Long-haul travel faces yet another global challenge

Conflict in the Middle East is on the precipice of a dramatic escalation. If Iran and Israel become entangled in a lengthy hot war, it could have major knock-on effects for long-haul travel out of Australia. ADAM BISHOP investigates.

FAR be it for me to ever suggest the world is a stable place. Even during the golden period of the 1990s characterised by the so-called ‘Peace Dividend’, tensions and conflicts between nation states continued to bubble away, punctuated at times by some truly awful humanitarian disasters and brutal wars.

However, starting with the Russian invasion of Ukraine in early 2022 and more recently, the conflict between Israel and its neighbours, geopolitical instability has clearly escalated to precarious new levels of alarm.

People working in travel know all too well the vulnerability of the sector following the dark chapter of the pandemic, however I’d also wager most of us would attest to the durability and resilience of the industry as it time and again finds new ways to regroup and respond to various crises on the run.

Over the weekend, we saw Qantas and a number of international carriers forced to pivot as Iran prepared to strike Israel in a reprisal attack for an alleged assassination of a top general.

In The Flying Kangaroo’s case, the casualty was its nonstop flights from Perth to London, which for the foreseeable future will need to be rerouted to stopover in Singapore out of an abundance of caution for its passengers and crew. A very understandable decision. Testament to the uncertainly in the Middle East at the moment, however, is Qantas’s reticence to name a likely return date for the direct flights.

When asked by travelBulletin today about a possible return date of nonstop flights between Perth and London, the carrier declined to disclose any specific timeline, instead restating the “temporary” rerouting of flight paths.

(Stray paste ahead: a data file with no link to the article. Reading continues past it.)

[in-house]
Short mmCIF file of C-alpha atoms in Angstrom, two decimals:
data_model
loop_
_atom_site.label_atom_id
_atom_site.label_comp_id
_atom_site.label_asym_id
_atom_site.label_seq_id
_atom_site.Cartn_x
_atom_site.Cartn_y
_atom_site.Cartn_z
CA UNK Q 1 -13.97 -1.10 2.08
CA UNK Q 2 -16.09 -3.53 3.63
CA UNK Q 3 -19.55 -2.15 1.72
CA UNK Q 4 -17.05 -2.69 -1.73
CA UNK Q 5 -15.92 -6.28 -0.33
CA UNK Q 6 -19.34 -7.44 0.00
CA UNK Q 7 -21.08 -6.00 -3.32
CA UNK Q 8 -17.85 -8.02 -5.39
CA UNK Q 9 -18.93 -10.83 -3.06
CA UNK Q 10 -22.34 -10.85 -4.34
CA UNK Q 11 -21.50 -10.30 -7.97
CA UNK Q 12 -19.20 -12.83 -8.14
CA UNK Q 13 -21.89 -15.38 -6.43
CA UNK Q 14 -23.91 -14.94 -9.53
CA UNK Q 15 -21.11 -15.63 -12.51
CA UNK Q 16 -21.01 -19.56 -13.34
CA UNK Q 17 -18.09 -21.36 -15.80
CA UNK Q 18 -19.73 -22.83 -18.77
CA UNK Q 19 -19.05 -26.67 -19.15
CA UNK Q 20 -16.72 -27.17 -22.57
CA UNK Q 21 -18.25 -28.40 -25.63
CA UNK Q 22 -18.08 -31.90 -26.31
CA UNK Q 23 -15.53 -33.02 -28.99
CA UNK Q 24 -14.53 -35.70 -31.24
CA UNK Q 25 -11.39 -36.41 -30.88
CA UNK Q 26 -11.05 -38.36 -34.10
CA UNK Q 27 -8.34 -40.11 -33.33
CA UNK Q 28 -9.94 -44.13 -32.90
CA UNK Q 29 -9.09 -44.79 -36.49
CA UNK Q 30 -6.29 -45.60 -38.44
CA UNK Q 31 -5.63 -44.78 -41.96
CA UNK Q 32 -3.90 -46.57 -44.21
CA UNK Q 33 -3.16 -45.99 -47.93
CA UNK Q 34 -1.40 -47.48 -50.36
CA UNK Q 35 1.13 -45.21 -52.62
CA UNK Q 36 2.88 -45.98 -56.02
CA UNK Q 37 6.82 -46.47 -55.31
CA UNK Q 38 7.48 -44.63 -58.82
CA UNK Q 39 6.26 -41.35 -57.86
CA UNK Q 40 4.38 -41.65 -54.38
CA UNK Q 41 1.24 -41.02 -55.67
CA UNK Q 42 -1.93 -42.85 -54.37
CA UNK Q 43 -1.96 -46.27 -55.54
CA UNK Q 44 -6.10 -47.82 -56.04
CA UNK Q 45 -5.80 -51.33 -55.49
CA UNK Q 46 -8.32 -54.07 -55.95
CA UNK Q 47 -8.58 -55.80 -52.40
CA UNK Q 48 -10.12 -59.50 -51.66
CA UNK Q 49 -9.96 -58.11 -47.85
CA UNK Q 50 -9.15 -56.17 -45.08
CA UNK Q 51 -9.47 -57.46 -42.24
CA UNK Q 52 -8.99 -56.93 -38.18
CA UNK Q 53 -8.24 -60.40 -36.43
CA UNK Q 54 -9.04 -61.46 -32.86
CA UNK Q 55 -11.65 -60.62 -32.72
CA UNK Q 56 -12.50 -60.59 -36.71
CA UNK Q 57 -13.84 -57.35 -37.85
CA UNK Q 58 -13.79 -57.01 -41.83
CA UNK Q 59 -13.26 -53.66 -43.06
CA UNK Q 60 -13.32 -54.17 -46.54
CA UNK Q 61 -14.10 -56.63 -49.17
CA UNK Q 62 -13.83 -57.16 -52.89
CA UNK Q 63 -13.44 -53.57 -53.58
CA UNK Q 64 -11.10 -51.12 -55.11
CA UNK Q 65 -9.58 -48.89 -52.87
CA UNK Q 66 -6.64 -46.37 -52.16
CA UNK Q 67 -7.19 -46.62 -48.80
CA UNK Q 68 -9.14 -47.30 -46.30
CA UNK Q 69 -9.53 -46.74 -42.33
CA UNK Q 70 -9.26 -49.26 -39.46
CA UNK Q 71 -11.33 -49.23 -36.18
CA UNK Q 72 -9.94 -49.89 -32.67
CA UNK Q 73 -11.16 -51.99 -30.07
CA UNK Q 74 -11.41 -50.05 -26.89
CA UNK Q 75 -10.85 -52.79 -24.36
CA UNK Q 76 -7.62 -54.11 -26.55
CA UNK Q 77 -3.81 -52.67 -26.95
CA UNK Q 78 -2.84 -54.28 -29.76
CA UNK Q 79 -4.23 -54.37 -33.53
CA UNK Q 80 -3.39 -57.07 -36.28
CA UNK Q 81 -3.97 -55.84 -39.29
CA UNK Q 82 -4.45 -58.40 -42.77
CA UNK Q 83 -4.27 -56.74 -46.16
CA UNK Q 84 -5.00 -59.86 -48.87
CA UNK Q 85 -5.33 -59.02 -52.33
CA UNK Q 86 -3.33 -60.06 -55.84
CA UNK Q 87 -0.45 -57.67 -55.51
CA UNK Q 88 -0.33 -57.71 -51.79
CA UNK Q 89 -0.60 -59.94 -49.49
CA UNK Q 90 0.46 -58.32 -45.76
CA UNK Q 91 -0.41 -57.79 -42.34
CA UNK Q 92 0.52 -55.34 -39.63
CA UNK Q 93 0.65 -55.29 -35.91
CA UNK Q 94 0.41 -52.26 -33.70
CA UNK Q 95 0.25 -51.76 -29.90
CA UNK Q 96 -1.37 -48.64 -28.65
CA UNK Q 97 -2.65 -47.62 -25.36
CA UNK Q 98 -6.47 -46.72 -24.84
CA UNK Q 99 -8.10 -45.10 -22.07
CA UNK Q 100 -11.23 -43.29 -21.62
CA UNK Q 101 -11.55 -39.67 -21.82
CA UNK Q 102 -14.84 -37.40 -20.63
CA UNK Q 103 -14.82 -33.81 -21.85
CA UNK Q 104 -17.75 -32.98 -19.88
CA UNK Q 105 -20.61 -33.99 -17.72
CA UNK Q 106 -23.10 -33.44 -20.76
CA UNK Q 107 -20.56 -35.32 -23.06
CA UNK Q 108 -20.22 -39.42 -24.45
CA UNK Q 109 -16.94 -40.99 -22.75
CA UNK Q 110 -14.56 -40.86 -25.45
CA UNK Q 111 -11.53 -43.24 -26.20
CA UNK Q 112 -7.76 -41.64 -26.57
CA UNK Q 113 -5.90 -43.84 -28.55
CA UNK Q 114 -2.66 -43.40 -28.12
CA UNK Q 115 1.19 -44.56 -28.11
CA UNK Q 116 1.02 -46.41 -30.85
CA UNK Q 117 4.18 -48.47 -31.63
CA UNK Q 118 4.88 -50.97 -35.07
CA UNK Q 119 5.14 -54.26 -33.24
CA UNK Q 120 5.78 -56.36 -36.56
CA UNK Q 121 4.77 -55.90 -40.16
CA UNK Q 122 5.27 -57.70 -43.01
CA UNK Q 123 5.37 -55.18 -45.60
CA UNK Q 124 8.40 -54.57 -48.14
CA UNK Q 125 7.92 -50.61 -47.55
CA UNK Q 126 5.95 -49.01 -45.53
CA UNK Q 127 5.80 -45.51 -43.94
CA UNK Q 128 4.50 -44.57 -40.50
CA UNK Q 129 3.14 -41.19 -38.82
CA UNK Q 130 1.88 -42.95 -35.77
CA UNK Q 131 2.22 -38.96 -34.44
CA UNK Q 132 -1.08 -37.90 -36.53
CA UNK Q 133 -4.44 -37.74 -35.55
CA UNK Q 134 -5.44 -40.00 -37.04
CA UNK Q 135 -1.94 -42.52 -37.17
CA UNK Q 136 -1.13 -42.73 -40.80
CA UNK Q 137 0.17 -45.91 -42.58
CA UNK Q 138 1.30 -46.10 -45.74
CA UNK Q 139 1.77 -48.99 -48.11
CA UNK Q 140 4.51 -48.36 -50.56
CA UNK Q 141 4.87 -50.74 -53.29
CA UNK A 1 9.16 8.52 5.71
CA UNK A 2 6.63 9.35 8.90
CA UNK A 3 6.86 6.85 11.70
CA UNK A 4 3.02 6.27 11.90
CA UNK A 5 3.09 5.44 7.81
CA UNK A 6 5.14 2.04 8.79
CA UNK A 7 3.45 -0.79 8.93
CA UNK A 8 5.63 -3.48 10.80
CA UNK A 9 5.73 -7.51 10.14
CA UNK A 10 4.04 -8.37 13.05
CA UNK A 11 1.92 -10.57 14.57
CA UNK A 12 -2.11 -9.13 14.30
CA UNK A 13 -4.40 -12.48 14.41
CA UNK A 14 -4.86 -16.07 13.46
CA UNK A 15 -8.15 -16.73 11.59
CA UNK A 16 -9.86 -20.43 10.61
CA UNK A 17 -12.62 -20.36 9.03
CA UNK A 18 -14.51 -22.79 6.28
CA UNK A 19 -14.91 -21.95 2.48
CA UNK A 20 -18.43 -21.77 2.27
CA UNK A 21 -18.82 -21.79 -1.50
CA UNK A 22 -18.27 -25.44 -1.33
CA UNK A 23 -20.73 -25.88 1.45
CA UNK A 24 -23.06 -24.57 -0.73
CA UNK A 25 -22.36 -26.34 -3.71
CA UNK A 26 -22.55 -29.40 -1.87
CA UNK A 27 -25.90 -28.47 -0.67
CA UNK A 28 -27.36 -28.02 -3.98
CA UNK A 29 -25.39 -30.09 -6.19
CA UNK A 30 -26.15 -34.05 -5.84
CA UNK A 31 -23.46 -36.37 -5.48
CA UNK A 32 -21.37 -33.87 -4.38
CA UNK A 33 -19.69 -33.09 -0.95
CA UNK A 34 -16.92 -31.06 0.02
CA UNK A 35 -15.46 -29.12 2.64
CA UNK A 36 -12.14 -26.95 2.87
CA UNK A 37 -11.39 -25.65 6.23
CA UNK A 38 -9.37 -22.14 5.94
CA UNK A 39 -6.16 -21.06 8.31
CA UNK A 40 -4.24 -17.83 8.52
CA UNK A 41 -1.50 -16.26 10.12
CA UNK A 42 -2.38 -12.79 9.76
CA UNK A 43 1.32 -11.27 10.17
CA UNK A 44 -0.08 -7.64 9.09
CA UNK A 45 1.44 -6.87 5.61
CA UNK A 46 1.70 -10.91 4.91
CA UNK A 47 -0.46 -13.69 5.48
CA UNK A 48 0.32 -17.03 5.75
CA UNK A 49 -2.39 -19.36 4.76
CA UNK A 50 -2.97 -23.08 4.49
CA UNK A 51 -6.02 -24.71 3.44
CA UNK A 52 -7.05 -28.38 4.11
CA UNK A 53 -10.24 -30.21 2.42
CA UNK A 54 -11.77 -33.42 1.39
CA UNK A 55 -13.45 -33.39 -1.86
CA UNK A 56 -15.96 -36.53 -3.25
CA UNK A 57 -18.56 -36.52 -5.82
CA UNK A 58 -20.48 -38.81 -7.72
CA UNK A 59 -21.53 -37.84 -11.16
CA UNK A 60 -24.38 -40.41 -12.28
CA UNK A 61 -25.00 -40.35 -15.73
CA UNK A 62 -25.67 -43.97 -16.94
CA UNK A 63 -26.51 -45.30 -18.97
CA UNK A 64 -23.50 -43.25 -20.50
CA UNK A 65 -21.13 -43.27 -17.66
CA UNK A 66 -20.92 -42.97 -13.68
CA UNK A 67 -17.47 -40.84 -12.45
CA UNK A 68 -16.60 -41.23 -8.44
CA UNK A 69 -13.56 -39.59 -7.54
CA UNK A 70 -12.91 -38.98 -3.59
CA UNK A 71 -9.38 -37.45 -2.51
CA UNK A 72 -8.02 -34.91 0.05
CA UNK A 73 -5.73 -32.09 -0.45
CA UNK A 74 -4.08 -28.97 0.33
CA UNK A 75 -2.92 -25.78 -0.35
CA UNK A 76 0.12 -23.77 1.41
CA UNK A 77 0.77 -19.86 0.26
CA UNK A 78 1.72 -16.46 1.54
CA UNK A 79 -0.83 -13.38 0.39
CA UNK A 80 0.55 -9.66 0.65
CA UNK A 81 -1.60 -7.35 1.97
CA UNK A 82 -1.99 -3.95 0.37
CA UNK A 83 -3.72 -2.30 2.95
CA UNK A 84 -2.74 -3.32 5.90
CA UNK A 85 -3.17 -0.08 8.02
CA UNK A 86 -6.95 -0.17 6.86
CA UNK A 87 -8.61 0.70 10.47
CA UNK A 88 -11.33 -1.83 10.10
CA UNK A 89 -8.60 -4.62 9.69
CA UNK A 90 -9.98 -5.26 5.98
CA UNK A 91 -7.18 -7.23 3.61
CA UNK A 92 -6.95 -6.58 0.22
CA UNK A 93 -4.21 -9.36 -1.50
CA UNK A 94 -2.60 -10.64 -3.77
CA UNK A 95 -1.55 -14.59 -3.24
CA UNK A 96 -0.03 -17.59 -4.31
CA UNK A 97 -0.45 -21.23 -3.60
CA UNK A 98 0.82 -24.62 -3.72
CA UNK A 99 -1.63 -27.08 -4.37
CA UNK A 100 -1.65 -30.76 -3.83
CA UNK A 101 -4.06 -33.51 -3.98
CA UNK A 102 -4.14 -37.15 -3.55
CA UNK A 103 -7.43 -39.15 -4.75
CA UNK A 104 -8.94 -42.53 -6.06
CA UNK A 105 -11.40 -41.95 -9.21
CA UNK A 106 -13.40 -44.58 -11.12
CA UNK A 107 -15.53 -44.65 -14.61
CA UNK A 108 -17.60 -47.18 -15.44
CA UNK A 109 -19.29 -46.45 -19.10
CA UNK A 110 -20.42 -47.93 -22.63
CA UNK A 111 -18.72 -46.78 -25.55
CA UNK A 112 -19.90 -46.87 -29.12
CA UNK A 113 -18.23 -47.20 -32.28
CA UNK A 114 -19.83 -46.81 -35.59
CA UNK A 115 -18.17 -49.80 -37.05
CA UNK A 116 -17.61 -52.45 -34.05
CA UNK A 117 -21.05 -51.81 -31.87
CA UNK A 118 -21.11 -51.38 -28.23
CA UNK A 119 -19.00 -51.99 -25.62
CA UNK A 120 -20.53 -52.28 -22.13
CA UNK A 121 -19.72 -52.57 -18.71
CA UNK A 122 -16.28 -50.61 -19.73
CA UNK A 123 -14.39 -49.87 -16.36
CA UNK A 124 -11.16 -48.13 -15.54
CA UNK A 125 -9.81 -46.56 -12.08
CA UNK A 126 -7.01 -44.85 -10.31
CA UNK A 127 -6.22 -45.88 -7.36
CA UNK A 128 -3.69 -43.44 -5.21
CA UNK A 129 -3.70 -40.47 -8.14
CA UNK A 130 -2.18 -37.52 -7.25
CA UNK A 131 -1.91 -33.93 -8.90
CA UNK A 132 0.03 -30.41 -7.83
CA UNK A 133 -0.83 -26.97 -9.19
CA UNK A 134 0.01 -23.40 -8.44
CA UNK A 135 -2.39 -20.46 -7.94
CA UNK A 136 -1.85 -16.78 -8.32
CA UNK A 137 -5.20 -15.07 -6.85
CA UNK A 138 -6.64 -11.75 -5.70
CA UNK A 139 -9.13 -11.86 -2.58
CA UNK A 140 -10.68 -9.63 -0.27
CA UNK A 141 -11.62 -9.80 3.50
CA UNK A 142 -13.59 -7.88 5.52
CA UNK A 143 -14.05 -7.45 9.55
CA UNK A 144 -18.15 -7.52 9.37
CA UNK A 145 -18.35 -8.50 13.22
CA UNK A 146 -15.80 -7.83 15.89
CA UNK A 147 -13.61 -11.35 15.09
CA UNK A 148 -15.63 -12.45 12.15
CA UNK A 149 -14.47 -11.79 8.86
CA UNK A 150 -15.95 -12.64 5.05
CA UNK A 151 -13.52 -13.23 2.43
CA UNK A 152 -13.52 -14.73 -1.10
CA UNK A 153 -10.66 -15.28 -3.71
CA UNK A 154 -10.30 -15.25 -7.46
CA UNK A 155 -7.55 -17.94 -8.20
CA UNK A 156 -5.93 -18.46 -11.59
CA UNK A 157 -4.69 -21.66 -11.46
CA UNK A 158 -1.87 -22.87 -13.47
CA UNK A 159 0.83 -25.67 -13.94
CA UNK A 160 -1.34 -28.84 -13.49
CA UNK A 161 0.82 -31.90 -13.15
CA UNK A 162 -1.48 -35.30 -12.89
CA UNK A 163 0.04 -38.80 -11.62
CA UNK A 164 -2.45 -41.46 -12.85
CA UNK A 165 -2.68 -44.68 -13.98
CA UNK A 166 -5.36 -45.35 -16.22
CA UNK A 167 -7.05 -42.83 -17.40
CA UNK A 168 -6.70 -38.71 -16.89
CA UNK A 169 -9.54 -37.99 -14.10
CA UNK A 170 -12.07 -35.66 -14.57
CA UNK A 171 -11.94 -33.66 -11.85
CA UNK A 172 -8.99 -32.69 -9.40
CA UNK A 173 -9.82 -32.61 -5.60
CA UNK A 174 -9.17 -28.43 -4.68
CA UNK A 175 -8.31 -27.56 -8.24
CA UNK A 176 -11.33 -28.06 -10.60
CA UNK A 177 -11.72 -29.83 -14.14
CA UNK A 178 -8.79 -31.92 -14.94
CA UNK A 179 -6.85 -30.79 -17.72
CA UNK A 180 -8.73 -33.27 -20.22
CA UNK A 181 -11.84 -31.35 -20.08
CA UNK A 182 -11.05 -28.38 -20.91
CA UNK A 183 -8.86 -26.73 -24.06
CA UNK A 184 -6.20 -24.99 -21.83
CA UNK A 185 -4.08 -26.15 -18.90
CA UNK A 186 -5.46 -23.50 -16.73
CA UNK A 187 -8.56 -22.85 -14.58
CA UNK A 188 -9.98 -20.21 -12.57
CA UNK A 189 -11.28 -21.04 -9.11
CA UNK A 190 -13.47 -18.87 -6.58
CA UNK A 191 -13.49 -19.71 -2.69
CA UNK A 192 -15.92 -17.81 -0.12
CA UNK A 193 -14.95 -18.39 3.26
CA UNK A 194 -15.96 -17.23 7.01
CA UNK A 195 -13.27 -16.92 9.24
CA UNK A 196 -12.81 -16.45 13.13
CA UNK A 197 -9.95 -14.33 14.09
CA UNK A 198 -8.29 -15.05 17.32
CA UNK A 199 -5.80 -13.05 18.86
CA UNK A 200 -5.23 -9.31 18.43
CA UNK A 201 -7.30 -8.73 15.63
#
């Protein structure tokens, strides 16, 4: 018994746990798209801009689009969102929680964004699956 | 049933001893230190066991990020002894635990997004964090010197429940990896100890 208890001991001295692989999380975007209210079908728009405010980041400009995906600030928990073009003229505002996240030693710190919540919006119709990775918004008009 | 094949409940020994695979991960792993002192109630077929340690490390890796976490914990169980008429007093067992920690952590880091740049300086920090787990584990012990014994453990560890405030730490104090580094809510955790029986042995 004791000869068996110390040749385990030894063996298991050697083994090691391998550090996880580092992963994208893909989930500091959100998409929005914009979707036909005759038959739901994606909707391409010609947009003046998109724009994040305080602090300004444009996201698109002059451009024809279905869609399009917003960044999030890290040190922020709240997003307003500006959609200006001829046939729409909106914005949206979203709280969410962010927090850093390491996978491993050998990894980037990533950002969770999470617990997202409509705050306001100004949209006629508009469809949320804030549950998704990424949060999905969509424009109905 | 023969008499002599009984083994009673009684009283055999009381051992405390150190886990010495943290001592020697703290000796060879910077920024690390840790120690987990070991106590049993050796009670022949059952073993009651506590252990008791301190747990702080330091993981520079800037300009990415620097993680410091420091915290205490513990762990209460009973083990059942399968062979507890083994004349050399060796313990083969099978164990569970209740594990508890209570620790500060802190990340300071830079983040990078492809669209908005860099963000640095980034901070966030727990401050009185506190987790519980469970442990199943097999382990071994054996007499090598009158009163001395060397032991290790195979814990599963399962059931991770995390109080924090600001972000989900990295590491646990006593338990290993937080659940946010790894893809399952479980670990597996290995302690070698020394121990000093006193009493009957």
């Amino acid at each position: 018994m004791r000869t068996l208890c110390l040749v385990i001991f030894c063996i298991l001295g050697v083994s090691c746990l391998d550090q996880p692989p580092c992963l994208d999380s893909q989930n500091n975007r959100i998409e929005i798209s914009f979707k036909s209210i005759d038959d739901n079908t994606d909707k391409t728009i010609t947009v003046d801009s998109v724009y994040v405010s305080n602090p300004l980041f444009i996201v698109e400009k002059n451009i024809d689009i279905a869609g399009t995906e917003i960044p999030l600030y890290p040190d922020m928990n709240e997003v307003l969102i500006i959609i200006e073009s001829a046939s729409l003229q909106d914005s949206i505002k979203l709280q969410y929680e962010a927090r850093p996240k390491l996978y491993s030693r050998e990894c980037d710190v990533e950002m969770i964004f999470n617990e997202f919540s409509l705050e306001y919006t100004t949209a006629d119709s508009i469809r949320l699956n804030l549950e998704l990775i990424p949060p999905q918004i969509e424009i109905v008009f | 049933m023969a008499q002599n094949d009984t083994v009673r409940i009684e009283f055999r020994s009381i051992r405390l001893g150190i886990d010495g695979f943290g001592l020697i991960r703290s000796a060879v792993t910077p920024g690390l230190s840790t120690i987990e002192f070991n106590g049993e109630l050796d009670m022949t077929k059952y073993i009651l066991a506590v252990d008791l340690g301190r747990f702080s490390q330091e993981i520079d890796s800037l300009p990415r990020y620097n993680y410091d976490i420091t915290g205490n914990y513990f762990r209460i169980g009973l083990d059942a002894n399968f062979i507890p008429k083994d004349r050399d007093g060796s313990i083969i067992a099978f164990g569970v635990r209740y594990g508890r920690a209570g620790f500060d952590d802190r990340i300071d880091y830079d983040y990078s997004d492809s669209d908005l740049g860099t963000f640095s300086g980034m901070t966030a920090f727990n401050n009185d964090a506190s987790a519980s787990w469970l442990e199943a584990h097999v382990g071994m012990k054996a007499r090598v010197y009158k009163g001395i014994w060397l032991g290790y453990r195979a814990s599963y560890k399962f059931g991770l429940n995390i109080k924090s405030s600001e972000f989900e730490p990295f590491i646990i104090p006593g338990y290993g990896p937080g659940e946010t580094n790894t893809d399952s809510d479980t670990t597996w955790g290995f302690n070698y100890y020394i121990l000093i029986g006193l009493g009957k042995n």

The decision to cease nonstop Perth flights casts a shadow over the certainty of Qantas’ upcoming nonstop Perth to Paris services from 12 July as well.

Qantas also declined to be drawn on any doubts around the take-off date of its highly touted France route, which was unveiled to great fanfare back in October last year, with flights designed to leverage the increased demand of Aussies heading to Paris to attend the Olympic Games.

Who could blame Qantas for being cautious? With the conflict between Gaza and Israel nearing the seven-month mark, the likelihood of a protracted conflict is only more likely now that Iran has entered the fray.

Sporadic rocket fire has also been exchanged between Israel and Syria, while Iran-backed Hezbollah forces in Lebanon and Houthi rebels in Yemen have also plied themselves to new theatres of conflict, seeing the fighting sprawl outward from the shores of the Mediterranean in Gaza.

Aside from the obvious safety danger of sharing airspace occupied by missiles and bombing, there is no doubt a deepening psychological imprint on the minds of Australian travellers over time as well.

While the appetite to travel burns as brightly as it ever did, one wonders if having to travel near or through war zones will, or already has, adversely impacted the long-haul market.

Over the weekend, the Australian Government issued a region-wide warning to Australian travellers that rising conflict in the Middle East could lead to airspace closures, flight cancellations and flight diversions and other travel disruptions.

The caution was also issued for major aviation thoroughfares of the UAE and Qatar.

In the cruise space, multiple lines have also taken evasive action and amended itineraries to avoid the Red Sea and Suez Canal amid rising attacks from Houthi rebels on container vessels.

It would be understandable if that has made a few normally avid cruisers a little jumpy about jumping aboard a cruise ship in the Med, and leave some baulking at taking that long-desired trip to see the Pyramids in Egypt.

Recent figures released by Cruise Lines International Association (CLIA) showed that last year, Aussies were already demonstrating a growing desire for local cruise destinations.

The report released this week indicated 85% of Australians in 2023 opted for bookings within the waters of Australia, New Zealand and the South Pacific, up from the 72.5% in 2019.

Rising geopolitical tensions are of course also intersecting with a continued cost-of-living crisis, leading many Aussies (at least right now) to book shorter trips and rein in spend.

Part of that belt-tightening has seen more people opt for closer-to-home trips, and even on the domestic travel front, many more Aussies are holidays in their own state rather than travelling farther afield to other states, according to a recent Tourism Transport Forum study.

In a climate of ongoing recovery, the last thing the outbound travel market needs are added disincentives to travel to long-haul markets, and it looks as though brands will need to deploy the agility acquired during the travel shutdown to navigate yet another global hurdle.

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